Our pastor and friend, Aaron Couch, shared this post on his blog in the days following the memorial service.
This last week, I did the unthinkable. I helped some of my dear friends lay one of their own children to rest. Even now, 10 days after the tragic car accident I find myself teared up over the reality of what the last week and a half has exposed about life and its frailty.
I wasn’t ready to say goodbye.
I still am not ready.
And yet, here I sit having to let go at some level of a relationship that was severed too soon.
My dear friends are great people. They love the Lord. They have 11 children – 7 biological and 4 adopted. And they have chosen through adoption to love kids from tough places. And love they did. And tough it was… and is.
A quick aside… for many who have not been a part of the adoption world, we see those who adopt as heroes. They “swoop” in and rescue this orphan and give them a place to be loved and accepted. It’s a fairytale really.
For those of us who have walked the road of adoption ourselves or with others, we know that often, the “one we rescued” doesn’t see it that way. The whole experience is one more reason to be afraid – very afraid. And when all a person knows is fear, the ability to connect, to love, to hope is all but taken away. Trying to be a part of a family unit that is trying to love you is near impossible when all one knows is fear.
Perhaps while part of the world sees adoptive parents as heroes, those of us on the inside of this world who see the pain of loving someone so much that does not know how to love you back would not describe them as heroes so much as frontline soldiers who are willing to do battle for the hearts of those who have no one else to fight for them. This is eerily similar to the heart of Jesus – to love those who do not know how to love you back.
This hard road is a road that I have watched my dear friends walk for the last few years of their lives. And love they did!! And tough it was… and is!! They have continued to walk this road with grace and love and dignity. I think (just to myself) that they have had to wonder if it was all worth it sometimes. In those moments of desperation. But they have chosen to love. Chosen to love. Chosen.
Please be clear on this. Love is not a feeling that we fall into and out of. Love is a choice. And they have chosen. And I am honored to know my dear friends as people of principle who do the right thing because it is right, not because it is easy.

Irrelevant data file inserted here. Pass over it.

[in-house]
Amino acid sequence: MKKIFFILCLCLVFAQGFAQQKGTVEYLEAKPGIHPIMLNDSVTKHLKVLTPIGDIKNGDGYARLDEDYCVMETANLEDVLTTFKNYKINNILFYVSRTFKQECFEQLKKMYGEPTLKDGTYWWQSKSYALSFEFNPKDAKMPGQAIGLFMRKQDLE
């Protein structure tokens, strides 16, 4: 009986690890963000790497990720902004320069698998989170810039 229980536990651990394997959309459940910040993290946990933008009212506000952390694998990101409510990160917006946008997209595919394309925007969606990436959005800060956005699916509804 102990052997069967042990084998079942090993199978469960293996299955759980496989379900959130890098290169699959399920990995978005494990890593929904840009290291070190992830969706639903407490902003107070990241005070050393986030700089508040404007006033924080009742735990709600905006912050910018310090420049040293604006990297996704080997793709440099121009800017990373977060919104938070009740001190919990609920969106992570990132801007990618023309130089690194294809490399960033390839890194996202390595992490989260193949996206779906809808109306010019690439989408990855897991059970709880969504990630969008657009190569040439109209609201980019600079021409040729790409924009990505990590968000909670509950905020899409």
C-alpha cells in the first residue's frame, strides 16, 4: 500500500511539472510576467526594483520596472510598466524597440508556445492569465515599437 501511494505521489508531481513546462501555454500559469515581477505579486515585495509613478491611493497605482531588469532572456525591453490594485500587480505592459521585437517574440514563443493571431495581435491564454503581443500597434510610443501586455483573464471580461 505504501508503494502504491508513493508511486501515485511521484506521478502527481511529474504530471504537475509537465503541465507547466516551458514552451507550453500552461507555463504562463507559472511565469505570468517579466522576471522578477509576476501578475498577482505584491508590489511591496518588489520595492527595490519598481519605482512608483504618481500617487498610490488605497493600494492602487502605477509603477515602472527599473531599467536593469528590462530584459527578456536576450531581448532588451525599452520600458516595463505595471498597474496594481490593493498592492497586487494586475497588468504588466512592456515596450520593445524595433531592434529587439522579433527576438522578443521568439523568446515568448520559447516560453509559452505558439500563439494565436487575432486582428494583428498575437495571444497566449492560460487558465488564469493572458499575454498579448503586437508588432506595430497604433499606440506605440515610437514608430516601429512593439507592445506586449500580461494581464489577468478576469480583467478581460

I have often spoken of my dear friends to others. I talk about their resolve, their fortitude. I have spoken to others about their ability to be resilient and their unwavering hope that God redeems every heartache – everyone.
And then, Saturday.
I have the greatest job in the world. Not that any other honest jobs are bad per se. But to have the amazing and sacred privilege to sit with people in moments of desperation. To sit in this tension of wanting to be with them for any other reason other than this, and yet honored to be called to walk through whatever mess a person or family is in. What a gift!
While that is true, I have to tell you that I was not ready for this moment. I have now been in ministry full or part time for 23 years. I have a bachelors and a masters and part of a doctorate in christian ministries. I have done funerals. I have counseled crisis.
This one was different.
This one was closer to home. This was my dear friends. And for the love of God they have had enough. In my opinion, of all the people who need to catch a break, my dear friends are those people.
And then my dear friends asked if I would bring the message at the funeral. On one hand, I was so honored. And yet I found myself realizing that I could barely hold it together emotionally in their living room (and in my own). How in the world am I going to be able to get through a funeral service? But I would do anything for my dear friends. Even weep in public. And weep I did… and still do.
I have 4 kids. Each one of my children were connected to this event. And each one of my children had their own emotional experience. All 4 of my amazing children wrestled with this event in different ways. And I think I see in them some points to ponder as I process my own questions.
My 18 year old daughter came to me the day after everything happened and wept and wept over the news that my dear friends’ daughter who was 13 had gone home to be with the Lord. She said to me, “I don’t know why I am so shook up about this whole thing. But I can’t stop crying.”